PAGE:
Ohio’s Planned Parenthood CEO discusses sexual education

As part of the month-long Cleveland Humanities Festival, President & CEO of Planned Parenthood of Greater Ohio Iris E. Harvey visited campus to discuss comprehensive sex education. Her talk, “Abstinence-Only-Until-Marriage: The Politics of Contraception and Sex Education,” was also a Dittrick Medical History Center 2018 Percy Skuy Lecture.

Along with leadership positions in Greater Ohio, Harvey has been a board member of Planned Parenthood Federation of America since April 2015.

In her March 22 lecture, Harvey first discussed the policy of abstinence-only education in the United States and its political implications over the course of recent history.

“Abstinence-only-until-marriage [AOUM] was first introduced into legislation in 1981 with the passing of the Adolescent Family Life Act [AFLA],” she said, “and it was known by its nickname as ‘The Chastity Law.’”

According to Harvey, the AFLA preached “only one acceptable form of family planning,” which was a refusal of sexual intercourse.

She went onto explain that the AFLA was included in the Welfare Bill during the Clinton Administration without any senate hearings or floor votes. Its focus was on “teen pregnancy, chastity and abstinence-until-marriage.”

Similar policies were elaborated and doubled-down on under the Bush Administration, who introduced an eight-point criteria for sex education. This criteria considered sex outside of marriage as “mentally and physically harmful” and held that the only context for sex was in a “mutually faithful monogamous marriage,” among other points.

The initiative targeted individuals aged twelve to 29, with all aspects of the plan mandated to be taught in every sex ed class.

“Some of you out here are probably doing something they don’t want you to do [under the initiative],” Harvey said, emphasizing the strict nature of the initiative’s protocols.

Comprehensive sex ed policies were then introduced by the Obama Administration, including the Teen Pregnancy Protection Program (TPP). A key difference between these policies is that the TPP’s foundational principles were explicitly to be drawn off of evidence-based and factual data, unlike previous policies which were derived from moral principles. Despite this, AOUM policies still have a large presence in sex ed.

Once she established a historical background, Harvey got down to the “good stuff.”

“So we’ve talked a lot about abstinence,” Harvey said, “but really we’re here to talk about sex, right?”

Comprehensive sex ed, to be specific. These programs, according to Harvey, teach evidence-based content regarding aspects of sex and sexuality, giving students the tools to navigate and develop healthy relationships and personal values.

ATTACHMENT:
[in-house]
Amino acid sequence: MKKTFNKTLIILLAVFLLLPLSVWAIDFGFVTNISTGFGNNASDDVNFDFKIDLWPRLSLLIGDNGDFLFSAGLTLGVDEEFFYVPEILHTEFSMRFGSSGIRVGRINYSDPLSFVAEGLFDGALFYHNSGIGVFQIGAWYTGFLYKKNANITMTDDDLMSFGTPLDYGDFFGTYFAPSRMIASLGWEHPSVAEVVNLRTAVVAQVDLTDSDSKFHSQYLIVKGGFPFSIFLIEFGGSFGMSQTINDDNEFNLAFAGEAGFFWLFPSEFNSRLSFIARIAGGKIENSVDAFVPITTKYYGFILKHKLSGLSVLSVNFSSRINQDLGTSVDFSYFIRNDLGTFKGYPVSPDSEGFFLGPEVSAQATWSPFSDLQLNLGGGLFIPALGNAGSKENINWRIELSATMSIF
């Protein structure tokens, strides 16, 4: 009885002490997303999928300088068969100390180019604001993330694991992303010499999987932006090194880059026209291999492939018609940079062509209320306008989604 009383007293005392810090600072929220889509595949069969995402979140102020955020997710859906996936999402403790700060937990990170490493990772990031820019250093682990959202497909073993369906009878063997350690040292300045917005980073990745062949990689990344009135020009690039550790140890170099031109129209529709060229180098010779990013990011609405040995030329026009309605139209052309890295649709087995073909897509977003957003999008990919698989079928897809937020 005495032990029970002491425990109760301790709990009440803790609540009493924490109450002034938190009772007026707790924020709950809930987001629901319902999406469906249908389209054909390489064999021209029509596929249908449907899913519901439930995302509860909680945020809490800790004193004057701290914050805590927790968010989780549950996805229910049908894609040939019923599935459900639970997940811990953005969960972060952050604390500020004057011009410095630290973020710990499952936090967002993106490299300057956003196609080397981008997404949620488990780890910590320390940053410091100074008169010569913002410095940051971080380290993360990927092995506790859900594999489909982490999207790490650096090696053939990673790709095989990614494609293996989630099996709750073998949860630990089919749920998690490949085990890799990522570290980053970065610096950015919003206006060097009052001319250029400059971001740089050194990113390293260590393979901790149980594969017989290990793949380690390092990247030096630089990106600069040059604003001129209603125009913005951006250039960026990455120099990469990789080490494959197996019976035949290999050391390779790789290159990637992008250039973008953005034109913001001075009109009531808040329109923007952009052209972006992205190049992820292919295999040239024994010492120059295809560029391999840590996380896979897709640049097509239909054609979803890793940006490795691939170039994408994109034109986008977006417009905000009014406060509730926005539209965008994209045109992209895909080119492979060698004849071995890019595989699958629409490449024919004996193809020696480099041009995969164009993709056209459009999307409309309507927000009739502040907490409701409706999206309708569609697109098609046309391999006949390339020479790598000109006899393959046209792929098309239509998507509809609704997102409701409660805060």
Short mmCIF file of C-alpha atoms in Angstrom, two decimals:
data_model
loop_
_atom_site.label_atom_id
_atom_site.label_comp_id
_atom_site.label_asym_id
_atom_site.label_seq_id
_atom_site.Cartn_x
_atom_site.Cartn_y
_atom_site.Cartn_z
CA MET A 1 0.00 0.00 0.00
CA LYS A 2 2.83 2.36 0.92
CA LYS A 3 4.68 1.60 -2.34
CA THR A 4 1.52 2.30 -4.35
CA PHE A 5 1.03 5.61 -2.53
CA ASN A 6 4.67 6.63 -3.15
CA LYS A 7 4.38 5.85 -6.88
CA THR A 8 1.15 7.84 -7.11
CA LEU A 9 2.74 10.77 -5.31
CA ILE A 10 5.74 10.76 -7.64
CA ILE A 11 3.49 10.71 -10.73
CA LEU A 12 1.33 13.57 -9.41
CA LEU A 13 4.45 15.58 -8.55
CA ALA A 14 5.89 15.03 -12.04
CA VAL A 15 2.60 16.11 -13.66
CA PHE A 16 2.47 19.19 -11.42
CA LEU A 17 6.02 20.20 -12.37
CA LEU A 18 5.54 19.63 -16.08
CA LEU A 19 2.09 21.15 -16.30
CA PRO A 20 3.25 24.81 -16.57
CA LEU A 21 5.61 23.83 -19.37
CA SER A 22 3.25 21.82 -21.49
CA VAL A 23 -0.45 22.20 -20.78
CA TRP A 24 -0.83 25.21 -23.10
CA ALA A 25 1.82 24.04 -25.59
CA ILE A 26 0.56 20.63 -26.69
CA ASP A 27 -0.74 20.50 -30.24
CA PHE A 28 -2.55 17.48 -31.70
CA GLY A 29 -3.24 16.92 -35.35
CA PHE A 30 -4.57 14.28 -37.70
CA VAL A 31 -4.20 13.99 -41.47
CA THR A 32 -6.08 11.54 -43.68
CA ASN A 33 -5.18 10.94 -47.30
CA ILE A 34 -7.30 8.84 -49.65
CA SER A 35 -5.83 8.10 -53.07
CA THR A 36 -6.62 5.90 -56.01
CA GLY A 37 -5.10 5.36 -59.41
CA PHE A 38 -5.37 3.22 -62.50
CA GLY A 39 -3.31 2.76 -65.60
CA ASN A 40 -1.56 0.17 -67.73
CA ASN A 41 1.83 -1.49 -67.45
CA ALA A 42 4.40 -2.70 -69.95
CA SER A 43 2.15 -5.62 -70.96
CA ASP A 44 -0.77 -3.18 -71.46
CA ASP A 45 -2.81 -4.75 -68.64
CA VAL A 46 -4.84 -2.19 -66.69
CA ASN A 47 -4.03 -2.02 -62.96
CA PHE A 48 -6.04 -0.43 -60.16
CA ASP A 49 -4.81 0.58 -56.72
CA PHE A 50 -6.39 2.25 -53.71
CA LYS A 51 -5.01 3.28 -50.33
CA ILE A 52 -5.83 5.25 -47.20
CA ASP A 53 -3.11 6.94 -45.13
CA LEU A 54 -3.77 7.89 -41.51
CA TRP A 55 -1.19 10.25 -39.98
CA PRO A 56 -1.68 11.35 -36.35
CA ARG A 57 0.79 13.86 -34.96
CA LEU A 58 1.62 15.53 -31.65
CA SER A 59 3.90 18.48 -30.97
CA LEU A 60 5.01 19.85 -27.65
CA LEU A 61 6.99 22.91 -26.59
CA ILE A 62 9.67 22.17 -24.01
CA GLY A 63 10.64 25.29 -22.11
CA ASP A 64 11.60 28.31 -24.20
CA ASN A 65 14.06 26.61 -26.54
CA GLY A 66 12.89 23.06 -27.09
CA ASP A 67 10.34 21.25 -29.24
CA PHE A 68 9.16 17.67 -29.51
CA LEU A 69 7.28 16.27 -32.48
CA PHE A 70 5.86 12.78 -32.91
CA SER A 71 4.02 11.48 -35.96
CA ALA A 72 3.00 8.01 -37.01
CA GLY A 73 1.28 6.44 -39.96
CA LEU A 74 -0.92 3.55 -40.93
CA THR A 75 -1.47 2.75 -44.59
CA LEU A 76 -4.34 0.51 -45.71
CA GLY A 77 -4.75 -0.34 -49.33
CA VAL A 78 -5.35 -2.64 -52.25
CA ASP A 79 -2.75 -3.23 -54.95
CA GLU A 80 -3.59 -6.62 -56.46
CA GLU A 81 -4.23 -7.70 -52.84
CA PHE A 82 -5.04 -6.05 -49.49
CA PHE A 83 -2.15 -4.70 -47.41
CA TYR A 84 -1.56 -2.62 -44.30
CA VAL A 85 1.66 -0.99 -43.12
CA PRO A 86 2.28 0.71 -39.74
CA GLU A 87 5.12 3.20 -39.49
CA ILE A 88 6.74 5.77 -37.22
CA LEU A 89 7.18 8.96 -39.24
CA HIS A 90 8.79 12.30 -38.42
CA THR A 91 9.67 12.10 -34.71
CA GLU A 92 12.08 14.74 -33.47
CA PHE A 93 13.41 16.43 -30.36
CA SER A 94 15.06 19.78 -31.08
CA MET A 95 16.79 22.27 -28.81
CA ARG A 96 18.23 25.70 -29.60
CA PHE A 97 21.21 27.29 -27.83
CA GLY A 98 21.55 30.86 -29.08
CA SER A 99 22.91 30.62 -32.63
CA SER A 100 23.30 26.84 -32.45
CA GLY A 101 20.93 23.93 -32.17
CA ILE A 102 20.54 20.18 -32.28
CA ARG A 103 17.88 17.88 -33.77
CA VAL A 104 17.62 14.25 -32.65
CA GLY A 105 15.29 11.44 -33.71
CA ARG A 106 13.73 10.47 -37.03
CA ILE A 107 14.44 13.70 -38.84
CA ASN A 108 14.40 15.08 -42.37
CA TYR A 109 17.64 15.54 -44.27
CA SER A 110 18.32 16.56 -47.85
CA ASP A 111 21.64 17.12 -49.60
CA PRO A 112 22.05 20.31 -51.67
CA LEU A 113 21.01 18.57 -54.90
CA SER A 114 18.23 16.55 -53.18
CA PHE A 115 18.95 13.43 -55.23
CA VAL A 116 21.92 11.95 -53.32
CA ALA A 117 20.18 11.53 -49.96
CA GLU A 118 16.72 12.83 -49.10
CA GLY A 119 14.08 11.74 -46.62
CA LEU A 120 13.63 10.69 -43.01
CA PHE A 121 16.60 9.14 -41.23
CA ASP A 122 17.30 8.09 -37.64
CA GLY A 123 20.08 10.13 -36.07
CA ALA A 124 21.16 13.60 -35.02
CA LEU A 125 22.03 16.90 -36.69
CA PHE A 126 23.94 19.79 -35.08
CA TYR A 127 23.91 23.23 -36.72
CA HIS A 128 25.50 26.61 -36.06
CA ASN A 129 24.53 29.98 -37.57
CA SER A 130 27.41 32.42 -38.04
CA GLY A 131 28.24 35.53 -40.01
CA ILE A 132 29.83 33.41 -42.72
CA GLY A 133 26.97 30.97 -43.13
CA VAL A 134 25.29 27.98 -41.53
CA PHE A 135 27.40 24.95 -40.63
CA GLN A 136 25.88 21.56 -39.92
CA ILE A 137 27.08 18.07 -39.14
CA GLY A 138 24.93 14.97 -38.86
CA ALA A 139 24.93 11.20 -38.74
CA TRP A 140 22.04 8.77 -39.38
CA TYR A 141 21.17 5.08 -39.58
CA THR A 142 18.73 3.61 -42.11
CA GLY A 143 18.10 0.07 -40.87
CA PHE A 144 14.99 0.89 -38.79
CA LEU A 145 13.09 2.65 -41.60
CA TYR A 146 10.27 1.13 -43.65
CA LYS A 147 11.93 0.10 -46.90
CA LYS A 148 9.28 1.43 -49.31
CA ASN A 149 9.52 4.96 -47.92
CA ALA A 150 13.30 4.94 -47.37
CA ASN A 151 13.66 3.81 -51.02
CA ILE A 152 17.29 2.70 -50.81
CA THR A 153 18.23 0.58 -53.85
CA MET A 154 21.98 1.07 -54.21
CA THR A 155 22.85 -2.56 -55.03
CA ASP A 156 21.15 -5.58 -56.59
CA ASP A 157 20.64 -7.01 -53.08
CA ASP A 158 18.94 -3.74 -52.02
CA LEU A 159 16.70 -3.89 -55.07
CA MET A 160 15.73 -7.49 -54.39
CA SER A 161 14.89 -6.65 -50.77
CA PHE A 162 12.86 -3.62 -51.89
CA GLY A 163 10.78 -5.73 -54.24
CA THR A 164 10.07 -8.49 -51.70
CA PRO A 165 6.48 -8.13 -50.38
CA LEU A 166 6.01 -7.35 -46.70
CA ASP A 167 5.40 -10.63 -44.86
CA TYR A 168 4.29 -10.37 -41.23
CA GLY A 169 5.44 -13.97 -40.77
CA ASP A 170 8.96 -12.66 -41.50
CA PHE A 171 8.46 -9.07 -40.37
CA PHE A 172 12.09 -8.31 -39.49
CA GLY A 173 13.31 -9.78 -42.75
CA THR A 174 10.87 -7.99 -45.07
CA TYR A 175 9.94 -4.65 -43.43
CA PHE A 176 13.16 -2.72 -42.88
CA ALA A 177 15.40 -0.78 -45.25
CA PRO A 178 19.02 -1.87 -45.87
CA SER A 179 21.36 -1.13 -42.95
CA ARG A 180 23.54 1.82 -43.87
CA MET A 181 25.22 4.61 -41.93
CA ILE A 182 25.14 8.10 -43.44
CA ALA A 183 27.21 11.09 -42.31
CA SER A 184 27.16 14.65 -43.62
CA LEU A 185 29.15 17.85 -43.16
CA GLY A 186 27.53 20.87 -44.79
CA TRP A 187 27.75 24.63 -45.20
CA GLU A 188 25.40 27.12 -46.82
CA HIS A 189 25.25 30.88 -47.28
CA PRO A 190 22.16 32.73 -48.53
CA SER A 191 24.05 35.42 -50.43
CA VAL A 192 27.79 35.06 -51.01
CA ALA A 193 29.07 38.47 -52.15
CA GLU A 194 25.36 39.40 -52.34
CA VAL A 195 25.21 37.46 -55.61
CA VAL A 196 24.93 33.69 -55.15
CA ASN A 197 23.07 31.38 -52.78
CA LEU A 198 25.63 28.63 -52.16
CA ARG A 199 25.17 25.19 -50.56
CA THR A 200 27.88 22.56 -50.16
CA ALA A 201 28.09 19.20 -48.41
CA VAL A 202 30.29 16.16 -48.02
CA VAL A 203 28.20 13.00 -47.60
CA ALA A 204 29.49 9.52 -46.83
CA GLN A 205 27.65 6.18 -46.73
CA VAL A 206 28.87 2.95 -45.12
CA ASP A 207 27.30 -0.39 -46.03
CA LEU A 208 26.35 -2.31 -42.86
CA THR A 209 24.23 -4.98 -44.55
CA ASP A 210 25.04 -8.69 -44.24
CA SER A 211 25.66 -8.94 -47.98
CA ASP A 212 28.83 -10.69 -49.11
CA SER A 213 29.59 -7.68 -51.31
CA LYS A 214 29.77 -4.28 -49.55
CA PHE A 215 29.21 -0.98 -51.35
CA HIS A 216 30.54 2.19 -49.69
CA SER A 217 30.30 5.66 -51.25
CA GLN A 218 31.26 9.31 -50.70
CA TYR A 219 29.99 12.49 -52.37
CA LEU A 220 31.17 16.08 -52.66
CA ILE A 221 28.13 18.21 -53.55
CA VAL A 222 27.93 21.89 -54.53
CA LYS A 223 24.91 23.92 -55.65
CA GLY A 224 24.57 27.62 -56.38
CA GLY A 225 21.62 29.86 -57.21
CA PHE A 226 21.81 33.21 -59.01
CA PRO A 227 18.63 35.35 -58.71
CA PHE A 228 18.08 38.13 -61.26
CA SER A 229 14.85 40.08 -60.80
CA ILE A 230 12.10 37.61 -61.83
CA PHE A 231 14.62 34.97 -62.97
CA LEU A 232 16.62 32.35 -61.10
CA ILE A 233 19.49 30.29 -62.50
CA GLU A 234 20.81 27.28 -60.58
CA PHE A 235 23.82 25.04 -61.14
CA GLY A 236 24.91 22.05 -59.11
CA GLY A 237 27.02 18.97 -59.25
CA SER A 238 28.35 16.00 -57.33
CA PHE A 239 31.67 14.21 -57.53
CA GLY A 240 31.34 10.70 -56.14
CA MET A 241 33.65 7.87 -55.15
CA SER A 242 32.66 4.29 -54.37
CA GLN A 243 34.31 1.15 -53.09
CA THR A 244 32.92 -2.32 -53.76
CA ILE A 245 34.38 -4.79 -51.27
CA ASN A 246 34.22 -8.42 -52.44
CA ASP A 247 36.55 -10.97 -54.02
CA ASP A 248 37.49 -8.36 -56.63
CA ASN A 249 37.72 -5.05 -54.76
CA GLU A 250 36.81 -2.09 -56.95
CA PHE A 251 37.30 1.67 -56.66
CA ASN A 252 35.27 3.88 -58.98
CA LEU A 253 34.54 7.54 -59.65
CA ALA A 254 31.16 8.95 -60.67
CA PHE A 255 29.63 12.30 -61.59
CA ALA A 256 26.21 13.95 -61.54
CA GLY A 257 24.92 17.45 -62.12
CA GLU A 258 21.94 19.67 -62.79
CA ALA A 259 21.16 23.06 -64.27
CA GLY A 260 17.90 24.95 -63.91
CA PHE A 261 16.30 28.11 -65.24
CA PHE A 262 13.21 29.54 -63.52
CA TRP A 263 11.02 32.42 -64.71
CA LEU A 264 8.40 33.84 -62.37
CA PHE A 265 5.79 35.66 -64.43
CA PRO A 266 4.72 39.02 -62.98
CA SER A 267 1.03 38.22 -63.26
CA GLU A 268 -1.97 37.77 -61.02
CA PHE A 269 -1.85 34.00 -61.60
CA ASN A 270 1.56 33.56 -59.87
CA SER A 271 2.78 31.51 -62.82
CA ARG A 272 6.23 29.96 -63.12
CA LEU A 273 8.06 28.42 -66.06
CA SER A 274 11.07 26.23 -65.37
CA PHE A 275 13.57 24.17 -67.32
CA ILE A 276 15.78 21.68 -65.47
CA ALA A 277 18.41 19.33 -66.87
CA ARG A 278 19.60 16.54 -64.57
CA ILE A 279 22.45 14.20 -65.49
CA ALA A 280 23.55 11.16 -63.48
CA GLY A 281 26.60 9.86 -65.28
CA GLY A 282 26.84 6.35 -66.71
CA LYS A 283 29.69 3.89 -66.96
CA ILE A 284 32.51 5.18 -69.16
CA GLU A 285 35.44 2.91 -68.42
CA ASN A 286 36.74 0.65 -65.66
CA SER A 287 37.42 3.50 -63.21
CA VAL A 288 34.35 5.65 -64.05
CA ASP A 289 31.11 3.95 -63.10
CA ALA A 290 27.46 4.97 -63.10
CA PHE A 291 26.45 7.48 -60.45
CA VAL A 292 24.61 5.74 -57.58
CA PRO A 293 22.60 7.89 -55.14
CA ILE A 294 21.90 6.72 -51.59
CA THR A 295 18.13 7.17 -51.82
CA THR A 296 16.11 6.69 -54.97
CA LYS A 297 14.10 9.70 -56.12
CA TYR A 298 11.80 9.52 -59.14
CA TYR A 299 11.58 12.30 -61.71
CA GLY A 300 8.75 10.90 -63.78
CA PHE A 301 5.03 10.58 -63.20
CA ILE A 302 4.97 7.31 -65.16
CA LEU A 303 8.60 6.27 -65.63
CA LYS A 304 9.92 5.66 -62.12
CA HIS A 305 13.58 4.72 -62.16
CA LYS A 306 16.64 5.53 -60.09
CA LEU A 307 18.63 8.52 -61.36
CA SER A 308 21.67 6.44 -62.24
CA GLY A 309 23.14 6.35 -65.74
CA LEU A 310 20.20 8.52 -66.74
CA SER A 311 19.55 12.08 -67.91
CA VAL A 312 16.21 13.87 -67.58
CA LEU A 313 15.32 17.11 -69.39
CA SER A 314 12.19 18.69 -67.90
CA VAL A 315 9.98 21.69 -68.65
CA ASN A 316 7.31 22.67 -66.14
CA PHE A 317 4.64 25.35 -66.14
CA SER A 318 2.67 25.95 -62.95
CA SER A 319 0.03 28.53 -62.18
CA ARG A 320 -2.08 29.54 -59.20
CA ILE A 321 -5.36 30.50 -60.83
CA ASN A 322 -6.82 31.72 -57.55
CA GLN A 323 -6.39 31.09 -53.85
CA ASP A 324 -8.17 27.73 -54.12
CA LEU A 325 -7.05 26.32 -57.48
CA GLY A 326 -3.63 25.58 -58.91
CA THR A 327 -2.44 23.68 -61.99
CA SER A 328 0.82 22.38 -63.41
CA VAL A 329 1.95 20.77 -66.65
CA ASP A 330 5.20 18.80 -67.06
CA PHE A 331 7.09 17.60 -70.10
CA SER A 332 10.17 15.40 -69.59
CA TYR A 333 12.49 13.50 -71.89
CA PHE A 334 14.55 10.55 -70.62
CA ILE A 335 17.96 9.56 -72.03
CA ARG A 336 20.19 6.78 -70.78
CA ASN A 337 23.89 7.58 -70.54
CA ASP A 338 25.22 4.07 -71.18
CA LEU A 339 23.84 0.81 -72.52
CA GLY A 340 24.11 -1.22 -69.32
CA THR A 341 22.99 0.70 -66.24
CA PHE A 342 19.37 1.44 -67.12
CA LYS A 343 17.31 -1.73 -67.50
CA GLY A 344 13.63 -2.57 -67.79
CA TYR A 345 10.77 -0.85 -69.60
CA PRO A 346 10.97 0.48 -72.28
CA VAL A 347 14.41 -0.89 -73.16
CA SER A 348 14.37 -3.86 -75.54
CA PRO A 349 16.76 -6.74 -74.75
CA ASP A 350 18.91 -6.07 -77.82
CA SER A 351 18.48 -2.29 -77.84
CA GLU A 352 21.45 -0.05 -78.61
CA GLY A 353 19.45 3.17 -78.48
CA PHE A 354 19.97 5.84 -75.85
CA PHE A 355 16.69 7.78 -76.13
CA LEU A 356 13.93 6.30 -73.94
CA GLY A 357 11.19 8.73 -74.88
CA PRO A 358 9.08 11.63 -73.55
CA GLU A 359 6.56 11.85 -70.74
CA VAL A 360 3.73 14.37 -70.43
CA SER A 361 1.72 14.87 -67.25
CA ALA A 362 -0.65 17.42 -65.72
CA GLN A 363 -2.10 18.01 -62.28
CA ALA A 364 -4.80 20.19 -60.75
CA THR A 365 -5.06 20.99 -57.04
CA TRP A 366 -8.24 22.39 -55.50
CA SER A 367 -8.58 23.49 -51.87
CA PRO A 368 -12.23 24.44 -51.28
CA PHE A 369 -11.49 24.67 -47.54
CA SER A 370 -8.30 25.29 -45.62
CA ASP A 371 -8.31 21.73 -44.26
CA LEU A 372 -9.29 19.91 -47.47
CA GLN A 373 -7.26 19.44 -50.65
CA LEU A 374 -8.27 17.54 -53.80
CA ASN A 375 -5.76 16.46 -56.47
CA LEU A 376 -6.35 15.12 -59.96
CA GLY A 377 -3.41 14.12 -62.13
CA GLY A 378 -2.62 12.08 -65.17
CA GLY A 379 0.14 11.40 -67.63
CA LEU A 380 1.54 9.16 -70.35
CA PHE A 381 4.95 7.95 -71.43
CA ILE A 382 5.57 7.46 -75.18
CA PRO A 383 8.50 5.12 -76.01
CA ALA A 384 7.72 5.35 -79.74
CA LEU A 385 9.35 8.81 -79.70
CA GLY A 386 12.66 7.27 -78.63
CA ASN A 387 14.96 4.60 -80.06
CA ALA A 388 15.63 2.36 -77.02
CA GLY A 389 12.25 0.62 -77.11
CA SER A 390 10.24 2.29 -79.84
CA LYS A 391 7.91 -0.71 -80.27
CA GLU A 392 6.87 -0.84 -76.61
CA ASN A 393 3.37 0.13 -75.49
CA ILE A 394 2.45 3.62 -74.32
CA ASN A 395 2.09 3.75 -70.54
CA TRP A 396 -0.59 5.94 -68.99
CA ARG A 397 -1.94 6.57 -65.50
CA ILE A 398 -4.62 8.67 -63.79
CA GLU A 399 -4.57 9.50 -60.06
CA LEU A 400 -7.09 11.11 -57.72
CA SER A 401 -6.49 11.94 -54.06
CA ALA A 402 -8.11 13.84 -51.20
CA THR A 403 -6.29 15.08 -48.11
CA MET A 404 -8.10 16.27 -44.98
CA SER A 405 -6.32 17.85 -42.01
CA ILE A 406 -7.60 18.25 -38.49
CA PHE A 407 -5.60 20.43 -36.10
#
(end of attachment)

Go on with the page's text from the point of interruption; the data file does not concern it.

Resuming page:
“[It is important to teach these topics] regardless of what you want young people to do,” Harvey argued. “You have to make sure that [young people] can do the right thing when they may do something [that contradicts your personal beliefs].”

Although 41 percent of high school students engage in sexual intercourse, those students do not necessarily practice “safe sex,” or “sex with contraception use,” according to Harvey. In the state of Ohio, 60 percent of pregnancies are “unwanted and unintended,” but among the previously mentioned demographic, she said this number rises to 90 percent. Harvey also described the relationship between youth pregnancy and decreased schooling, as well as the “cycle of poverty.”

Due to the implementation of practices like comprehensive sex ed and increased contraceptive use, Harvey said policies are intended to lower these numbers. A recent decrease in teen pregnancy, for example, has been overwhelmingly credited to these programs.

“All of these organizations cannot be wrong about [comprehensive sex ed],” Harvey said.

Throughout the lecture, the well-being and involvement of young people in sexual health and reproductive rights were also topical areas she stressed.

Associate Dean for Academic Affairs at the CWRU School of Law Jessie Hill gave opening remarks for Harvey before the lecture. Hill said she believes that young people can be very effective in promoting access to comprehensive sex education.

“I think the most important thing you can do if you’re interested in these issues is to begin learning everything you can about them,” Hill said. “You will impress people who might be able to give you an opportunity to work or volunteer in the field.”

The Cleveland Humanities Festival is coordinated by the Baker-Nord Center for the Humanities and will have events running through April 13.